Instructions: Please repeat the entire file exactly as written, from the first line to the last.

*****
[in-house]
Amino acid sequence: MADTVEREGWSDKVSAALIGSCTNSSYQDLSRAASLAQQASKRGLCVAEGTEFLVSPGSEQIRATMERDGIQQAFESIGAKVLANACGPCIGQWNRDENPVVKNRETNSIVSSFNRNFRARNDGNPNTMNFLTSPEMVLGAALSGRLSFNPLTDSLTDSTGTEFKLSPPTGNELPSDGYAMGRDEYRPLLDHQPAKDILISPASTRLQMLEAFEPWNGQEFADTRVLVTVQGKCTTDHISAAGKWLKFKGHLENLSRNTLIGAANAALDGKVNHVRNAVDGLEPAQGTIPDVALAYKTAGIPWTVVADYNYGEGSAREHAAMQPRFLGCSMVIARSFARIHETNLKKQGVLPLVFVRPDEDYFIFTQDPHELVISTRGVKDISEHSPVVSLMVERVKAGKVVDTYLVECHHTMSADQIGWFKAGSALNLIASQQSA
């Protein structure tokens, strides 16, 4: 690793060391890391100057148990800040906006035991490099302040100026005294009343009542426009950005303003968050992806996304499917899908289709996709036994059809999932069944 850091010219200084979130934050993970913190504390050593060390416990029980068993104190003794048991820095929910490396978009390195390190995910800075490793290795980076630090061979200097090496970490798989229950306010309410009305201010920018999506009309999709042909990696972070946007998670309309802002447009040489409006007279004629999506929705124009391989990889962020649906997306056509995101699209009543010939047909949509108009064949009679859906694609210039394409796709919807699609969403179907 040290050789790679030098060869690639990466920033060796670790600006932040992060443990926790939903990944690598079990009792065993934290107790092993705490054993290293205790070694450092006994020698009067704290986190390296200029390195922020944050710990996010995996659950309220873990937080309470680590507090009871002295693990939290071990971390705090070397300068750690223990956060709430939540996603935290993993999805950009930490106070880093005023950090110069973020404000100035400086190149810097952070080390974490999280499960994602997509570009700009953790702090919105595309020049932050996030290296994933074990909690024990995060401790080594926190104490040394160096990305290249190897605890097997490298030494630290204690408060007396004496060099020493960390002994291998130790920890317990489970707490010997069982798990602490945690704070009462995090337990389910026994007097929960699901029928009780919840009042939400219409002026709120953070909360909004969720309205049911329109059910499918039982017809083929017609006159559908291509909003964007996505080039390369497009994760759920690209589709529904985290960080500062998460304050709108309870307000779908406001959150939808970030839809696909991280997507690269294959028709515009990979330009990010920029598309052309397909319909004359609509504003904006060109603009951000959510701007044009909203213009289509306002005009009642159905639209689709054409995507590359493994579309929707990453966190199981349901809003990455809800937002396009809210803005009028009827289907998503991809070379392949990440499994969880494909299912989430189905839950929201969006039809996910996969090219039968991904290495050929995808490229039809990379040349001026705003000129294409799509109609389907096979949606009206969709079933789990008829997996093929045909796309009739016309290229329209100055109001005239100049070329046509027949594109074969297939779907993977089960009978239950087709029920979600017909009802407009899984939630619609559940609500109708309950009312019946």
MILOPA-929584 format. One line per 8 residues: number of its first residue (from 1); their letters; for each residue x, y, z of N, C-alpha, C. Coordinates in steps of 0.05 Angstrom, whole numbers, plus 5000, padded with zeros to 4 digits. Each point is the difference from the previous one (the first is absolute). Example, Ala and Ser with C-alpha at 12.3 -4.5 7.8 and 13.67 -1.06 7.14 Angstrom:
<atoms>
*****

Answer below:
[in-house]
Amino acid sequence: MADTVEREGWSDKVSAALIGSCTNSSYQDLSRAASLAQQASKRGLCVAEGTEFLVSPGSEQIRATMERDGIQQAFESIGAKVLANACGPCIGQWNRDENPVVKNRETNSIVSSFNRNFRARNDGNPNTMNFLTSPEMVLGAALSGRLSFNPLTDSLTDSTGTEFKLSPPTGNELPSDGYAMGRDEYRPLLDHQPAKDILISPASTRLQMLEAFEPWNGQEFADTRVLVTVQGKCTTDHISAAGKWLKFKGHLENLSRNTLIGAANAALDGKVNHVRNAVDGLEPAQGTIPDVALAYKTAGIPWTVVADYNYGEGSAREHAAMQPRFLGCSMVIARSFARIHETNLKKQGVLPLVFVRPDEDYFIFTQDPHELVISTRGVKDISEHSPVVSLMVERVKAGKVVDTYLVECHHTMSADQIGWFKAGSALNLIASQQSA
């Protein structure tokens, strides 16, 4: 690793060391890391100057148990800040906006035991490099302040100026005294009343009542426009950005303003968050992806996304499917899908289709996709036994059809999932069944 850091010219200084979130934050993970913190504390050593060390416990029980068993104190003794048991820095929910490396978009390195390190995910800075490793290795980076630090061979200097090496970490798989229950306010309410009305201010920018999506009309999709042909990696972070946007998670309309802002447009040489409006007279004629999506929705124009391989990889962020649906997306056509995101699209009543010939047909949509108009064949009679859906694609210039394409796709919807699609969403179907 040290050789790679030098060869690639990466920033060796670790600006932040992060443990926790939903990944690598079990009792065993934290107790092993705490054993290293205790070694450092006994020698009067704290986190390296200029390195922020944050710990996010995996659950309220873990937080309470680590507090009871002295693990939290071990971390705090070397300068750690223990956060709430939540996603935290993993999805950009930490106070880093005023950090110069973020404000100035400086190149810097952070080390974490999280499960994602997509570009700009953790702090919105595309020049932050996030290296994933074990909690024990995060401790080594926190104490040394160096990305290249190897605890097997490298030494630290204690408060007396004496060099020493960390002994291998130790920890317990489970707490010997069982798990602490945690704070009462995090337990389910026994007097929960699901029928009780919840009042939400219409002026709120953070909360909004969720309205049911329109059910499918039982017809083929017609006159559908291509909003964007996505080039390369497009994760759920690209589709529904985290960080500062998460304050709108309870307000779908406001959150939808970030839809696909991280997507690269294959028709515009990979330009990010920029598309052309397909319909004359609509504003904006060109603009951000959510701007044009909203213009289509306002005009009642159905639209689709054409995507590359493994579309929707990453966190199981349901809003990455809800937002396009809210803005009028009827289907998503991809070379392949990440499994969880494909299912989430189905839950929201969006039809996910996969090219039968991904290495050929995808490229039809990379040349001026705003000129294409799509109609389907096979949606009206969709079933789990008829997996093929045909796309009739016309290229329209100055109001005239100049070329046509027949594109074969297939779907993977089960009978239950087709029920979600017909009802407009899984939630619609559940609500109708309950009312019946």
MILOPA-929584 format. One line per 8 residues: number of its first residue (from 1); their letters; for each residue x, y, z of N, C-alpha, C. Coordinates in steps of 0.05 Angstrom, whole numbers, plus 5000, padded with zeros to 4 digits. Each point is the difference from the previous one (the first is absolute). Example, Ala and Ser with C-alpha at 12.3 -4.5 7.8 and 13.67 -1.06 7.14 Angstrom:
<atoms>